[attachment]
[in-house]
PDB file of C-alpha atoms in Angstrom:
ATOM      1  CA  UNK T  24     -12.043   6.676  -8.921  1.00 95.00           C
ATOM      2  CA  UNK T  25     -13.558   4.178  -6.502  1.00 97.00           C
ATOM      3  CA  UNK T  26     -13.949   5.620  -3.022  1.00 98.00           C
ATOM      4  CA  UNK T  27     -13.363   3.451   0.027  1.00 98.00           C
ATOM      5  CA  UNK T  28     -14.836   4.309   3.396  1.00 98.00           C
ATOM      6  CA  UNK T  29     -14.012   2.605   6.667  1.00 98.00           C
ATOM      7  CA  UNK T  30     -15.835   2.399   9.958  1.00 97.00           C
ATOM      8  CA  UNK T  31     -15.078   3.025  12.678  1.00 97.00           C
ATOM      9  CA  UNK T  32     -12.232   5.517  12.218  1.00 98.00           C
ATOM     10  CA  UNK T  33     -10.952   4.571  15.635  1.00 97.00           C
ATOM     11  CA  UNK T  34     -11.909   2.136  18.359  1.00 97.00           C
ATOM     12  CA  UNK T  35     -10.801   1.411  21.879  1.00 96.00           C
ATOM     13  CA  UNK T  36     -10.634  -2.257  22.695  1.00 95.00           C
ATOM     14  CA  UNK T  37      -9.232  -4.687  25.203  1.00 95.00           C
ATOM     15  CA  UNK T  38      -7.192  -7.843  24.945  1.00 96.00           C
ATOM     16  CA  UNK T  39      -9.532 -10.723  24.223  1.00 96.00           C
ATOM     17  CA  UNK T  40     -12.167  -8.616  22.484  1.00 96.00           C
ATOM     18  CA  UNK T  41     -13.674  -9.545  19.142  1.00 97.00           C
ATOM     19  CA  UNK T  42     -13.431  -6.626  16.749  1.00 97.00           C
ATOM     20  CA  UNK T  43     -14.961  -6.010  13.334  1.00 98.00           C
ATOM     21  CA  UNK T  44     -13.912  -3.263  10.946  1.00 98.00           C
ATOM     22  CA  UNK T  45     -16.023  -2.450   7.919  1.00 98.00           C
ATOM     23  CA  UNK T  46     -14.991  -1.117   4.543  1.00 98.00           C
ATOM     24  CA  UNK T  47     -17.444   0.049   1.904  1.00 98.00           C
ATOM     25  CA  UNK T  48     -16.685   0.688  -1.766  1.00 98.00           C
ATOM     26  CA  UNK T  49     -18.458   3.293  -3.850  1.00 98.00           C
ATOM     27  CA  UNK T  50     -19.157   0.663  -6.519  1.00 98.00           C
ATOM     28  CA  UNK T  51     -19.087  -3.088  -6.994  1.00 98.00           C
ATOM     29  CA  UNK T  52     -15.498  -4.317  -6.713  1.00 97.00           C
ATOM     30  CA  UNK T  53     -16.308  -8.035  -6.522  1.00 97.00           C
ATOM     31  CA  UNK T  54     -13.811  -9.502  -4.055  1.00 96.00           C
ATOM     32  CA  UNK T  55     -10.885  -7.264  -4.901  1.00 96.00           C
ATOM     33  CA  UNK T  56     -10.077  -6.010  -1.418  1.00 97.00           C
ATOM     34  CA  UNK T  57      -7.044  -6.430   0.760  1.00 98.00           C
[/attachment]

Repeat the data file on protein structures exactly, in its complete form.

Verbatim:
[in-house]
PDB file of C-alpha atoms in Angstrom:
ATOM      1  CA  UNK T  24     -12.043   6.676  -8.921  1.00 95.00           C
ATOM      2  CA  UNK T  25     -13.558   4.178  -6.502  1.00 97.00           C
ATOM      3  CA  UNK T  26     -13.949   5.620  -3.022  1.00 98.00           C
ATOM      4  CA  UNK T  27     -13.363   3.451   0.027  1.00 98.00           C
ATOM      5  CA  UNK T  28     -14.836   4.309   3.396  1.00 98.00           C
ATOM      6  CA  UNK T  29     -14.012   2.605   6.667  1.00 98.00           C
ATOM      7  CA  UNK T  30     -15.835   2.399   9.958  1.00 97.00           C
ATOM      8  CA  UNK T  31     -15.078   3.025  12.678  1.00 97.00           C
ATOM      9  CA  UNK T  32     -12.232   5.517  12.218  1.00 98.00           C
ATOM     10  CA  UNK T  33     -10.952   4.571  15.635  1.00 97.00           C
ATOM     11  CA  UNK T  34     -11.909   2.136  18.359  1.00 97.00           C
ATOM     12  CA  UNK T  35     -10.801   1.411  21.879  1.00 96.00           C
ATOM     13  CA  UNK T  36     -10.634  -2.257  22.695  1.00 95.00           C
ATOM     14  CA  UNK T  37      -9.232  -4.687  25.203  1.00 95.00           C
ATOM     15  CA  UNK T  38      -7.192  -7.843  24.945  1.00 96.00           C
ATOM     16  CA  UNK T  39      -9.532 -10.723  24.223  1.00 96.00           C
ATOM     17  CA  UNK T  40     -12.167  -8.616  22.484  1.00 96.00           C
ATOM     18  CA  UNK T  41     -13.674  -9.545  19.142  1.00 97.00           C
ATOM     19  CA  UNK T  42     -13.431  -6.626  16.749  1.00 97.00           C
ATOM     20  CA  UNK T  43     -14.961  -6.010  13.334  1.00 98.00           C
ATOM     21  CA  UNK T  44     -13.912  -3.263  10.946  1.00 98.00           C
ATOM     22  CA  UNK T  45     -16.023  -2.450   7.919  1.00 98.00           C
ATOM     23  CA  UNK T  46     -14.991  -1.117   4.543  1.00 98.00           C
ATOM     24  CA  UNK T  47     -17.444   0.049   1.904  1.00 98.00           C
ATOM     25  CA  UNK T  48     -16.685   0.688  -1.766  1.00 98.00           C
ATOM     26  CA  UNK T  49     -18.458   3.293  -3.850  1.00 98.00           C
ATOM     27  CA  UNK T  50     -19.157   0.663  -6.519  1.00 98.00           C
ATOM     28  CA  UNK T  51     -19.087  -3.088  -6.994  1.00 98.00           C
ATOM     29  CA  UNK T  52     -15.498  -4.317  -6.713  1.00 97.00           C
ATOM     30  CA  UNK T  53     -16.308  -8.035  -6.522  1.00 97.00           C
ATOM     31  CA  UNK T  54     -13.811  -9.502  -4.055  1.00 96.00           C
ATOM     32  CA  UNK T  55     -10.885  -7.264  -4.901  1.00 96.00           C
ATOM     33  CA  UNK T  56     -10.077  -6.010  -1.418  1.00 97.00           C
ATOM     34  CA  UNK T  57      -7.044  -6.430   0.760  1.00 98.00           C